The authors of the Safaitic inscriptions wrote elaborate curses to protect their texts against vandalism. The curse carved in this text, which we discovered a few days ago, was no deterrent. Only one word escaped hammering — the name of the god rdy! This is our first bit of evidence that the written form of a deity’s name was considered sacrosanct by the pre-Islamic nomads of this region!
Although the literature states the Ancient North Arabian inscriptions were produced between the middle of the first millennium BCE and the 4th c. CE this is simply a guess — we have no idea really. Thamudic B inscriptions are not uncommon in NE Jordan and we have no idea how old or young they are in this region. In the picture you can see that the large Thamudic B letters were on the rock before the finely carved Safaitic text. But are they separated by a decade or a millennium…. ?
Monumental is a subjective term. While many of the inscriptions we discover are simply names carved, sometimes rather crudely, on unmovable rocks (and so can be considered graffiti in the general sense), there are moments when the monumental beauty of Safaitic is hard to deny. In many cases our texts are not in their original context, as high places in the desert are reused generation after generation. Safaitic stones become building materials for modern cairns, or are thrown about by looters in pursuit of Turkish gold. But once and a while we come across an enclosure where almost each rock is carved, often with beautiful scenes of nomadic life: hunting, raiding, and desert fauna. These face towards the center of the enclousure — a stunning halo of inscriptions and rock art. You can get a small impression of this in the attached picture, although many rocks originally belonging to the wall have collapsed. In such cases, these texts and images were likely part of the original design — monumentality in a nomadic context.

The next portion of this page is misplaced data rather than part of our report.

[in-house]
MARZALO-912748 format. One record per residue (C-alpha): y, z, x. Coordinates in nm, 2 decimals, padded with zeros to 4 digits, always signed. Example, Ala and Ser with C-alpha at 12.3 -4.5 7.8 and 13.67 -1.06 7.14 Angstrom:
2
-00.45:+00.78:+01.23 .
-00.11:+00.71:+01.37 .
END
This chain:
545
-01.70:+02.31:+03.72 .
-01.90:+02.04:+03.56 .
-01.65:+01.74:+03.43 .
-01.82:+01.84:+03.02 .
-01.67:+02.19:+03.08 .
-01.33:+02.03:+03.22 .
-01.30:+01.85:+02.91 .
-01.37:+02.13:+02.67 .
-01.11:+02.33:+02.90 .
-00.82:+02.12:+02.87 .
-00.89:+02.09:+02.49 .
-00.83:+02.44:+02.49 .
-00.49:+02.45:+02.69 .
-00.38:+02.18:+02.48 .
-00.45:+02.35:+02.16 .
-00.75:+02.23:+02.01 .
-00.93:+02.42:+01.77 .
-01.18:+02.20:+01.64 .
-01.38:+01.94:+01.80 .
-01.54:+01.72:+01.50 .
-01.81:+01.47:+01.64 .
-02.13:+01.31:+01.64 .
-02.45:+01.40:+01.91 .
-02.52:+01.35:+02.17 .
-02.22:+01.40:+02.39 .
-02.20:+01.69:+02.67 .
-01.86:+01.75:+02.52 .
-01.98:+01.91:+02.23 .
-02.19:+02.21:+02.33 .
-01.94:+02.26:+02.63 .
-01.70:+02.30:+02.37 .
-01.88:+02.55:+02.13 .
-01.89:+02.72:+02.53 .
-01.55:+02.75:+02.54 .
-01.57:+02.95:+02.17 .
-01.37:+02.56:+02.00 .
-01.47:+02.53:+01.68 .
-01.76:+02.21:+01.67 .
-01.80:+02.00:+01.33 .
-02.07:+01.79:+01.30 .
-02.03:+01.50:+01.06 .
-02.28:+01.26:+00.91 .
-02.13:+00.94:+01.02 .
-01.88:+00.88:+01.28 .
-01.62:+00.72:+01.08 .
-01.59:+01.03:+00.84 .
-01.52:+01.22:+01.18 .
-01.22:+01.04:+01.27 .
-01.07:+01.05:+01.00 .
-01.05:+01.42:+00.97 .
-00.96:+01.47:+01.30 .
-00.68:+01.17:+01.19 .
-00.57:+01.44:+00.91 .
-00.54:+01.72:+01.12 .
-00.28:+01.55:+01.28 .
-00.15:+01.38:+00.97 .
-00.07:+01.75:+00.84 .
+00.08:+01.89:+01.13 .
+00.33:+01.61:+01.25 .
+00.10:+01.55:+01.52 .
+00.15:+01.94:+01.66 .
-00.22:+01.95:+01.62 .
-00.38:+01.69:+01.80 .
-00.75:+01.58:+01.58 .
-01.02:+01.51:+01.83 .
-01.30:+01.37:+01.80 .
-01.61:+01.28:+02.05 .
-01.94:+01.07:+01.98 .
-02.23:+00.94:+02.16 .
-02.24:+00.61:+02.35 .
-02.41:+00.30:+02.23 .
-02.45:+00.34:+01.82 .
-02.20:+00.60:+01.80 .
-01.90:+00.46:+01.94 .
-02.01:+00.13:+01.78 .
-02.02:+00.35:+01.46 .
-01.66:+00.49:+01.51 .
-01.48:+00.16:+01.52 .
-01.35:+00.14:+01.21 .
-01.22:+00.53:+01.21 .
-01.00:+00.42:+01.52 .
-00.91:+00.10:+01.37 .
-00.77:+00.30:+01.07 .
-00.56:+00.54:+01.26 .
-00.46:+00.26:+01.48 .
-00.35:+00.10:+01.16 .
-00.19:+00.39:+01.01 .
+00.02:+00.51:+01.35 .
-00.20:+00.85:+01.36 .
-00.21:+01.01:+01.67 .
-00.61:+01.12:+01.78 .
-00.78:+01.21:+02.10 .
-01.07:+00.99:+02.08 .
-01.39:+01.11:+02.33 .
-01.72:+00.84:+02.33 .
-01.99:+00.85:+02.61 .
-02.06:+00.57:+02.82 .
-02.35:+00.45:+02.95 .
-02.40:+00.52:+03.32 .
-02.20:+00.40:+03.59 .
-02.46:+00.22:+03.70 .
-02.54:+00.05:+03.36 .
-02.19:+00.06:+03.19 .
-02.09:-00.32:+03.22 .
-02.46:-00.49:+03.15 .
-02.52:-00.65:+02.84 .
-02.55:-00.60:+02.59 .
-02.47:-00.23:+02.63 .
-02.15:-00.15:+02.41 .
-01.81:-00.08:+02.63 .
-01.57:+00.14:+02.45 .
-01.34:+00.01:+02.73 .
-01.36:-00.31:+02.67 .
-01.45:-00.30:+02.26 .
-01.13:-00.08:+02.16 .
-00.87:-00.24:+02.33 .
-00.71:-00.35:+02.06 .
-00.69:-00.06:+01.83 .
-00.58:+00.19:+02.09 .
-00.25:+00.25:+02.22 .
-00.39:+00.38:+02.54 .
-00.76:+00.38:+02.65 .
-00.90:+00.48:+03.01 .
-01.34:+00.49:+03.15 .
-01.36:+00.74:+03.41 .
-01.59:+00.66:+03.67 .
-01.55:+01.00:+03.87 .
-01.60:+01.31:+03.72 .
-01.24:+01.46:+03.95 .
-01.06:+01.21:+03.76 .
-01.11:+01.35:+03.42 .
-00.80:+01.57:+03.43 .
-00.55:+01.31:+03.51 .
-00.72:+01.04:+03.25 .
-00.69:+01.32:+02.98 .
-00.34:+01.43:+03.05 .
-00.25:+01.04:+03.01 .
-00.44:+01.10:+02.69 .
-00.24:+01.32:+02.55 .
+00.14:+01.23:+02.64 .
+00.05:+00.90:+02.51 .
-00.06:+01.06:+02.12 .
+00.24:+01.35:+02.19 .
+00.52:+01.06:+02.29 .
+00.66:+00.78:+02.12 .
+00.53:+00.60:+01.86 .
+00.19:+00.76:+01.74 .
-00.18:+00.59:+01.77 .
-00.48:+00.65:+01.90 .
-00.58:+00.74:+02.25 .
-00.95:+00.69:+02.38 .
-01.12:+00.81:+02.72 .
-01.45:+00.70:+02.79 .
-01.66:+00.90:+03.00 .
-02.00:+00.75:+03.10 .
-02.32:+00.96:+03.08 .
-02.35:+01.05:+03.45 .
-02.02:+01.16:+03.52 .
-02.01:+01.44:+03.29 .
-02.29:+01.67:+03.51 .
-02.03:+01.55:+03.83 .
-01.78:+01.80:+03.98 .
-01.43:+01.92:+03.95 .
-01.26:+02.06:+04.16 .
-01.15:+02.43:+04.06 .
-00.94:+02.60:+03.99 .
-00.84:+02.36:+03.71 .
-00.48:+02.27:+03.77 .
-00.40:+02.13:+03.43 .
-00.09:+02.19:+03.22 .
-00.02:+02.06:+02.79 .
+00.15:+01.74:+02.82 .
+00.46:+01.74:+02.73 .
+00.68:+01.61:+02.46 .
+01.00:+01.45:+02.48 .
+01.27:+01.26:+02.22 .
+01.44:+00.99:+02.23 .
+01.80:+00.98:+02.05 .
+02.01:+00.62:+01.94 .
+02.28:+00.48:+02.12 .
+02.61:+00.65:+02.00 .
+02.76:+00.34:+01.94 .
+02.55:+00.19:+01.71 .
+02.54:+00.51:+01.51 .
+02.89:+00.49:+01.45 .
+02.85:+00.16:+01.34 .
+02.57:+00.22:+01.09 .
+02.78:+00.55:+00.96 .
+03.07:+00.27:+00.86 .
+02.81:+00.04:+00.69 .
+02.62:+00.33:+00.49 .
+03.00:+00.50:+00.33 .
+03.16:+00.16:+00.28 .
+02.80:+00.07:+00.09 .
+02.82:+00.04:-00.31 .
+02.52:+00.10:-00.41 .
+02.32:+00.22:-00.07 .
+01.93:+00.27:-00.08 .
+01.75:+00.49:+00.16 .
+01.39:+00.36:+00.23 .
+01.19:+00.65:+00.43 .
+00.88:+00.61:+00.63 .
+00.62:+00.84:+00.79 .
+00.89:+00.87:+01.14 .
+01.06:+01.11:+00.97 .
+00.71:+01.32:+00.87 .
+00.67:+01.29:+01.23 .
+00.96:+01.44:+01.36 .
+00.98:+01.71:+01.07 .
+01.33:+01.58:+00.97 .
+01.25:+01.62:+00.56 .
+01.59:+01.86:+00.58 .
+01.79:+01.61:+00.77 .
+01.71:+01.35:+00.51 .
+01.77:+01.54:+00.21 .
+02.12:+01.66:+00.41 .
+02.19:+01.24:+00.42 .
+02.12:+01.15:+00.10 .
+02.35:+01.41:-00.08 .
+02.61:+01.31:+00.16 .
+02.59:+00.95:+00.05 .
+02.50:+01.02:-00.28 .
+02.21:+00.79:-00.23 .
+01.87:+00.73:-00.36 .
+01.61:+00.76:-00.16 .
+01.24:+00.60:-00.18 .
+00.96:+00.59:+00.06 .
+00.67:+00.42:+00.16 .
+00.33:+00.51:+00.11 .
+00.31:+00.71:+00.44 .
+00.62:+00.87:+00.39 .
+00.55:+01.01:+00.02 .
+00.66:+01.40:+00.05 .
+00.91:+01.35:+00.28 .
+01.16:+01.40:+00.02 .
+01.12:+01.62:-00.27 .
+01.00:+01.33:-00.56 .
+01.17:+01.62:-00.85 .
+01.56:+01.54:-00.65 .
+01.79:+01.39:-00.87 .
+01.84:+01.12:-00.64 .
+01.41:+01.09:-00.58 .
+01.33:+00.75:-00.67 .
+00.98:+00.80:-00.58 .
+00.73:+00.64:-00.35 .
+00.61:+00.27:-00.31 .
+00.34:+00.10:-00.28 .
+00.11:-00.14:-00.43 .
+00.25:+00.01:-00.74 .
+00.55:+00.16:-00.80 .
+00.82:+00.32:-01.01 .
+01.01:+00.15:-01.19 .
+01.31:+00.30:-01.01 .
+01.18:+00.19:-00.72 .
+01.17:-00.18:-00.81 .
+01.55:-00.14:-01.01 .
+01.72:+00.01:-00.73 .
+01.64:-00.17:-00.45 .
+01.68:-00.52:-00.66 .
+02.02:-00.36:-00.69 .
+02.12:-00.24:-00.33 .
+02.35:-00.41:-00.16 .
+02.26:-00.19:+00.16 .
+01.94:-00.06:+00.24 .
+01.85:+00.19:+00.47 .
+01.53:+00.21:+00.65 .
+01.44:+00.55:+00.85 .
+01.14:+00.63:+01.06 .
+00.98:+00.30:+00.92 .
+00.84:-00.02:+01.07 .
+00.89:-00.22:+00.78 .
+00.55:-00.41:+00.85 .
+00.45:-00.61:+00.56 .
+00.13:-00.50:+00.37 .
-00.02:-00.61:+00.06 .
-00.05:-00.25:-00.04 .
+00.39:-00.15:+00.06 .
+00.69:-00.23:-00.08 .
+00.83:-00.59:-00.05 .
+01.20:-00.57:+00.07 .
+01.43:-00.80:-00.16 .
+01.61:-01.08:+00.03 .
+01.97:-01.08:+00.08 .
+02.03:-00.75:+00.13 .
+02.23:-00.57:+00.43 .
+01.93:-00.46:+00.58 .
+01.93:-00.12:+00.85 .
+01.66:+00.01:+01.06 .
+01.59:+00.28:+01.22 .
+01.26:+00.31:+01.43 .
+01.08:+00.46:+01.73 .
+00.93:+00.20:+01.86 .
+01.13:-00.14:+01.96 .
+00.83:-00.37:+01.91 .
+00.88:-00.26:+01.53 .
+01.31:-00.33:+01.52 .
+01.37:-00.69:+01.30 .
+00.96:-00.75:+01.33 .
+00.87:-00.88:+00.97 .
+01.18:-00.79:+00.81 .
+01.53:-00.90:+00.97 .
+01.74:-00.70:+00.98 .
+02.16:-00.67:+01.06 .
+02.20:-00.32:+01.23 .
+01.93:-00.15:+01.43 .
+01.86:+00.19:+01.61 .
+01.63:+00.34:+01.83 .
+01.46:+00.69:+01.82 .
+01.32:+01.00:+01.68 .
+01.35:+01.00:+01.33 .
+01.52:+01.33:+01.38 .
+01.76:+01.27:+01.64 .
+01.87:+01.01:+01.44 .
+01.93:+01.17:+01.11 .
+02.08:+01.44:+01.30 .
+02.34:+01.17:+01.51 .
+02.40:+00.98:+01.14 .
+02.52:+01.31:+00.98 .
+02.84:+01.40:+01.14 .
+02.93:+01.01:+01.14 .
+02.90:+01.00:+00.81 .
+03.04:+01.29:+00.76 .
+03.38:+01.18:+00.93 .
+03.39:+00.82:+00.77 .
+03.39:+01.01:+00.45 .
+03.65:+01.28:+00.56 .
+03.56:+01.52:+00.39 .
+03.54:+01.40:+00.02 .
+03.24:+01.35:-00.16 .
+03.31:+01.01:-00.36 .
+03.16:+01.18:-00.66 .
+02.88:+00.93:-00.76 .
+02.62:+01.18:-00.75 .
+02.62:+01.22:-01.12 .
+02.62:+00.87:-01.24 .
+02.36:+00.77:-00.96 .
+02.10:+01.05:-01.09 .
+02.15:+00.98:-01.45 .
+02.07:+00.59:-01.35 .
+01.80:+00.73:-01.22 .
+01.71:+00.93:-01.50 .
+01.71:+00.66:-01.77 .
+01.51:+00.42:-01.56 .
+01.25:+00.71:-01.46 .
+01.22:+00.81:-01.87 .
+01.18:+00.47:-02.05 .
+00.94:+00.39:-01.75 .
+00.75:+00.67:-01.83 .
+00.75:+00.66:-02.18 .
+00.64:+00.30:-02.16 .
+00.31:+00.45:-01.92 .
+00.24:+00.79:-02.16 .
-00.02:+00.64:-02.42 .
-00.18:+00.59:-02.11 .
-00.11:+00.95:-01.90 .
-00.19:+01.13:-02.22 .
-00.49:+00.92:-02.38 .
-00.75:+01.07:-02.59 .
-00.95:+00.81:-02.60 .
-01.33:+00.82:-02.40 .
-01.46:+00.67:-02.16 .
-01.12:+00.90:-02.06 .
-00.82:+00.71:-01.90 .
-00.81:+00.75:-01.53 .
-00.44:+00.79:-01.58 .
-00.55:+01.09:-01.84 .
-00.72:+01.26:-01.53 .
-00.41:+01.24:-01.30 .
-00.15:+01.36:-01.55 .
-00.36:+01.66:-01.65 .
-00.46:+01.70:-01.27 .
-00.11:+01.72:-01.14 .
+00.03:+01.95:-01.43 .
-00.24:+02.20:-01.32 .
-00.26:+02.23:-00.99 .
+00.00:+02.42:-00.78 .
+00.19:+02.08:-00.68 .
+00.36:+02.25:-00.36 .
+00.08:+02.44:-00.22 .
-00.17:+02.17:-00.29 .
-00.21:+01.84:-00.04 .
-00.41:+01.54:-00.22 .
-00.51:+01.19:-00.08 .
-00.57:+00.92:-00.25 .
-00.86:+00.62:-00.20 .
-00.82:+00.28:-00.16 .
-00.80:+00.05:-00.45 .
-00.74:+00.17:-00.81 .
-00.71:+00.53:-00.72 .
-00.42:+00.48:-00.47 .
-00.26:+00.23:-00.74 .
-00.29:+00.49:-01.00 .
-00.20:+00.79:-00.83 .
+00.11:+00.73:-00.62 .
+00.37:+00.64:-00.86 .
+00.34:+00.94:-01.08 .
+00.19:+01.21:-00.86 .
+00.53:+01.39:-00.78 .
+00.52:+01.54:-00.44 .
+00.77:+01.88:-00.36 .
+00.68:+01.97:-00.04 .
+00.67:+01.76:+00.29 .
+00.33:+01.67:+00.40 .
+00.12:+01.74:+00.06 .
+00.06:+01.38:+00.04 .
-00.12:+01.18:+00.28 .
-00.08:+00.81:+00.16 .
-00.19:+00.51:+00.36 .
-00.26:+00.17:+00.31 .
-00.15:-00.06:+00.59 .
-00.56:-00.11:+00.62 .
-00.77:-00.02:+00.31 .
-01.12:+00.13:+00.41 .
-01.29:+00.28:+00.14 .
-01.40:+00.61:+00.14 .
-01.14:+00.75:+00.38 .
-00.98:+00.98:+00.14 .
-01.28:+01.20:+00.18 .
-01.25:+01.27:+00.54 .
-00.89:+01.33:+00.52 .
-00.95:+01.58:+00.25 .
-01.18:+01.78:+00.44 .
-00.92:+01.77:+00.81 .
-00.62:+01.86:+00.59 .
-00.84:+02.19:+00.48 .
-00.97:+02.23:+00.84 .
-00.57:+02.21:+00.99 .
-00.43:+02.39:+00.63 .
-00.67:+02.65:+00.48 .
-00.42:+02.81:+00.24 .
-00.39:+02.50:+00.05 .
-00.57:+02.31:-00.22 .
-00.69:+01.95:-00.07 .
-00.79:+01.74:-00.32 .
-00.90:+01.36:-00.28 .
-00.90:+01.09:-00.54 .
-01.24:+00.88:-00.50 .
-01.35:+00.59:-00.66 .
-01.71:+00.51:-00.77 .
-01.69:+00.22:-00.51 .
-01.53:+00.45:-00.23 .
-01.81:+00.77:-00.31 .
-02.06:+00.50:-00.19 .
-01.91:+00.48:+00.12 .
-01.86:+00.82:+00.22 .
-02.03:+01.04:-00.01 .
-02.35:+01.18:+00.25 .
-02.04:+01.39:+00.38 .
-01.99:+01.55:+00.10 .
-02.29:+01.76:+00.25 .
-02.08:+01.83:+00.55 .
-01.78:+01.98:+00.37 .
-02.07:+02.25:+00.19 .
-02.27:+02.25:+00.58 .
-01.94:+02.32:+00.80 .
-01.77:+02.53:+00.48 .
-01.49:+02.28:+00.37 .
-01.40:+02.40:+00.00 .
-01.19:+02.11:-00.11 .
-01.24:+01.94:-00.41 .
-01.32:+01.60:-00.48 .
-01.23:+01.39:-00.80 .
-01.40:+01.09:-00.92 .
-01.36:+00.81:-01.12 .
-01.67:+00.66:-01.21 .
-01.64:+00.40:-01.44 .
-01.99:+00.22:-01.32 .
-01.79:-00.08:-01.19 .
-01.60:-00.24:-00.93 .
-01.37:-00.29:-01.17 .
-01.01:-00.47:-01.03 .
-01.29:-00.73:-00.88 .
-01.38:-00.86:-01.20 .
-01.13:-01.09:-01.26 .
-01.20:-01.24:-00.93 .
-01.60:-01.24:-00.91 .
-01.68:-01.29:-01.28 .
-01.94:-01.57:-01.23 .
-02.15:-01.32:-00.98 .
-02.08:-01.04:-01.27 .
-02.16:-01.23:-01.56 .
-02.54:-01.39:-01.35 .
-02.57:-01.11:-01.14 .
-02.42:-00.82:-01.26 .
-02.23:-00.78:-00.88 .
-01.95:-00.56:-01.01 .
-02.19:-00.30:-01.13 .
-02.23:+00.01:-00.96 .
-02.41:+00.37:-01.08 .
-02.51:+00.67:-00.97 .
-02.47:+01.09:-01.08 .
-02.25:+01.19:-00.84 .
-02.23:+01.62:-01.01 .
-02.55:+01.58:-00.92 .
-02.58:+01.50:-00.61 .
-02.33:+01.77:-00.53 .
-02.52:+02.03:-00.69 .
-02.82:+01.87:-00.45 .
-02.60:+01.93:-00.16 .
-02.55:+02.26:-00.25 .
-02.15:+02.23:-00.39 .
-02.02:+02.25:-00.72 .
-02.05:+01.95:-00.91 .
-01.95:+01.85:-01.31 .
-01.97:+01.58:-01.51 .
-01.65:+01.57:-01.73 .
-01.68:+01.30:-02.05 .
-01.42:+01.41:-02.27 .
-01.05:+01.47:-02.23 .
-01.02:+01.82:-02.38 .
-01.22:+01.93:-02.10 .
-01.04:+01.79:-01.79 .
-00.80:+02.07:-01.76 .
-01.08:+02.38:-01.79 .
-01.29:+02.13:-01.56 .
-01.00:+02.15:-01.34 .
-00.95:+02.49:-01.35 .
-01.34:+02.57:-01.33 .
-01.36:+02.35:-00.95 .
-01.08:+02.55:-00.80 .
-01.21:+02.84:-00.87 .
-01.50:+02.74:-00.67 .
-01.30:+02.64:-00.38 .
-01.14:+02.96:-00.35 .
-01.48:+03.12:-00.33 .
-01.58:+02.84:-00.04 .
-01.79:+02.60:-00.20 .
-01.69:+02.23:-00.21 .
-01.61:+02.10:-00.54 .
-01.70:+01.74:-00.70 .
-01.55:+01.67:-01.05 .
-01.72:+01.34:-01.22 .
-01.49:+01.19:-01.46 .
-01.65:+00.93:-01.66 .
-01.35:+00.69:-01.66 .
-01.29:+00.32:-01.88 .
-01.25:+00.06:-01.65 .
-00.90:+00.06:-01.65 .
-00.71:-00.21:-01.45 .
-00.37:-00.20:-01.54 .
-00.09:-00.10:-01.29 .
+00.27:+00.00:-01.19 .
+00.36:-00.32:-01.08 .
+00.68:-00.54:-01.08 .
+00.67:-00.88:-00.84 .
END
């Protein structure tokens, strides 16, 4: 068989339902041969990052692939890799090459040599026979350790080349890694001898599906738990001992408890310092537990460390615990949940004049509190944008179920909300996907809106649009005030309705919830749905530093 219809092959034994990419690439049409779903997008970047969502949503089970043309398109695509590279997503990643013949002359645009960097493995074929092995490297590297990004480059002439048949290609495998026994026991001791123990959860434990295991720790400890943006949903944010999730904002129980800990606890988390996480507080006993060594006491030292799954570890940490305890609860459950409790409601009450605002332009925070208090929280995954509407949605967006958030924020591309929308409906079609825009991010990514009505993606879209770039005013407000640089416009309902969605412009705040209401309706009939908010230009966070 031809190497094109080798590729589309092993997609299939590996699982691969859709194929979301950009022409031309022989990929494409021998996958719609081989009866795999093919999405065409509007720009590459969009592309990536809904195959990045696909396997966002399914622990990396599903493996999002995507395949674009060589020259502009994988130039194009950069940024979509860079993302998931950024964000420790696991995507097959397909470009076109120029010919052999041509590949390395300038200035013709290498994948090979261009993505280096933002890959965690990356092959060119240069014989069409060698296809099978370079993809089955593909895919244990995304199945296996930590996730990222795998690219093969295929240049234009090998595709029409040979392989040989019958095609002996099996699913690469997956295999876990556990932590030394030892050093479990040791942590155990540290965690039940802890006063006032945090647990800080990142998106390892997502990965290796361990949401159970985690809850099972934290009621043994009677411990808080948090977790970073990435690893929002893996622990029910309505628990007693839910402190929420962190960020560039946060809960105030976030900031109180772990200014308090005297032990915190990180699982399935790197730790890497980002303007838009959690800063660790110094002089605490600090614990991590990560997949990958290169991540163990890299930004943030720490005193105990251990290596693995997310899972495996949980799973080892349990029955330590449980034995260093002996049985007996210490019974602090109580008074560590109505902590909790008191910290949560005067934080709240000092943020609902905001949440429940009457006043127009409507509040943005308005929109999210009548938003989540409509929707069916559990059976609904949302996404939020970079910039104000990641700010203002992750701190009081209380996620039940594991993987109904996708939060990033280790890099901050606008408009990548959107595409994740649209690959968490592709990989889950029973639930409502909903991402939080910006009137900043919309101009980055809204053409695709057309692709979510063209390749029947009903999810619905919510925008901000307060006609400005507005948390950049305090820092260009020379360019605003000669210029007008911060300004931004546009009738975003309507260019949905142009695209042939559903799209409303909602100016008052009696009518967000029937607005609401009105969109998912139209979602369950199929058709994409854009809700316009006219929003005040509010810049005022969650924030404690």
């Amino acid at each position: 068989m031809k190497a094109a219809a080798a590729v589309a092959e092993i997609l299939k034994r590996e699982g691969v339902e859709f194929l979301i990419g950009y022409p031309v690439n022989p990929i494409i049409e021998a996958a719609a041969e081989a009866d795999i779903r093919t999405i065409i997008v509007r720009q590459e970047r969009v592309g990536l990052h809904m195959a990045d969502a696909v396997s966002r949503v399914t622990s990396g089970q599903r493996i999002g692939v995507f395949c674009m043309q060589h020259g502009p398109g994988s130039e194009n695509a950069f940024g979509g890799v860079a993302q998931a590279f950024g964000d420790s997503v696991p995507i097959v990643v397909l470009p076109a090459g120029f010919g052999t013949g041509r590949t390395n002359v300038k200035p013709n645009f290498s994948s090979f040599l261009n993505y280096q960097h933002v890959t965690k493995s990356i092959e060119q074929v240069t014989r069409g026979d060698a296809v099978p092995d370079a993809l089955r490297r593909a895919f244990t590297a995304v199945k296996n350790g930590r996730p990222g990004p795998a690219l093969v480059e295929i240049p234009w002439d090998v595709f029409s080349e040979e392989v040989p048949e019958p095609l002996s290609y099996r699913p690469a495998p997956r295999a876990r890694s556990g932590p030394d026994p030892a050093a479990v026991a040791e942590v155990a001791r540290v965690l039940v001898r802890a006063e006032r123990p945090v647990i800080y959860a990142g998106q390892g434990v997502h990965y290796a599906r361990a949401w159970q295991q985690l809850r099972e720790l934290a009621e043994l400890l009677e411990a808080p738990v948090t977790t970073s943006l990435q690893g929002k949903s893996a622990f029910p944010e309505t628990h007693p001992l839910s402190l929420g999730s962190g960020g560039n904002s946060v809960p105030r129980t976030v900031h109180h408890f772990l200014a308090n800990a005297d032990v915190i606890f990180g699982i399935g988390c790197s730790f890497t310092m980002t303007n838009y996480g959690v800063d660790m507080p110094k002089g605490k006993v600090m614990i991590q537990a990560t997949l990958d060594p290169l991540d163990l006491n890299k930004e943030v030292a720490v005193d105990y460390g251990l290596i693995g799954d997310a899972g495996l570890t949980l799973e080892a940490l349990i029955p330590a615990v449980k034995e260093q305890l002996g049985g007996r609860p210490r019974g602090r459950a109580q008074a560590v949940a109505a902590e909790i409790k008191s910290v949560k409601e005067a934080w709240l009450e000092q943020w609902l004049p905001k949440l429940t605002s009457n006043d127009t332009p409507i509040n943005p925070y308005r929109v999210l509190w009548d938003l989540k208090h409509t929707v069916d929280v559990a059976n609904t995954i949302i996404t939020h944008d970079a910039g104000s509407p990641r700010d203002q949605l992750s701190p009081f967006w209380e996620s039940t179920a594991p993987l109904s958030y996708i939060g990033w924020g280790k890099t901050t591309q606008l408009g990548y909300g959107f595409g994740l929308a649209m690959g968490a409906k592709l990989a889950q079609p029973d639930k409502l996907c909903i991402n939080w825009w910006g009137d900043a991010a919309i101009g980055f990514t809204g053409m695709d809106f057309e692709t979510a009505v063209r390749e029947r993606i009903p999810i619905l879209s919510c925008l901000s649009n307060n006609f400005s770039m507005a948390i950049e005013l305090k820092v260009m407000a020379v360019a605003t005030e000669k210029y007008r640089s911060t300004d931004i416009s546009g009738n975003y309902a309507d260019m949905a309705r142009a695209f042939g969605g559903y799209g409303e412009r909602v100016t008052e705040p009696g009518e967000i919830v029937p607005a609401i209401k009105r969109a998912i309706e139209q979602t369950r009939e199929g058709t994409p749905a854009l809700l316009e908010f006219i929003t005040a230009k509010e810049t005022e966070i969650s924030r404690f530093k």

Context, Context, Con-text: the phrases <ʾaḫaḏa ha/ʾar-rogma> or <ʾeḫḏata> have been translated in various ways, from “taking possession of a cairn” to “taking a water pool”. In most editions it is impossible to verify if such translations are even possible because the surrounding site isn’t documented. I suggested in the past that the phrase <axadha h/a-rogma> meant “to bury a man in a funerary cairn”. Today we came upon clear proof of this interpretation! The first photo shows three large stones in front of a cairn: one says in part: <ʾaḫaḏa le-māsek har-rogma>, lit. “He took this cairn for Māsek” and the second <ʾaḫaḏa ha-ʾeḫḏata> (well get back to this) and another expressing grief for the loss of Māsek. These are funerary inscriptions recording the burying of Māsek in the cairn nearby and grieving for him. And ʾeḫḏat (أخذة) seems to refer to the same structure — indeed, in classical arabic (and probably other Arabics too, but the dialectologists will know best) the cognate means “land taken for a grave”. What’s more: there are no possible water pools around!
This is the boundary of the Harrah (black stone desert) and the Madbar (the inner desert, mostly mud). In good years the ancient nomads spent their summers at places of permanent water in the Harrah and the rainy season in the Madbar pasturing.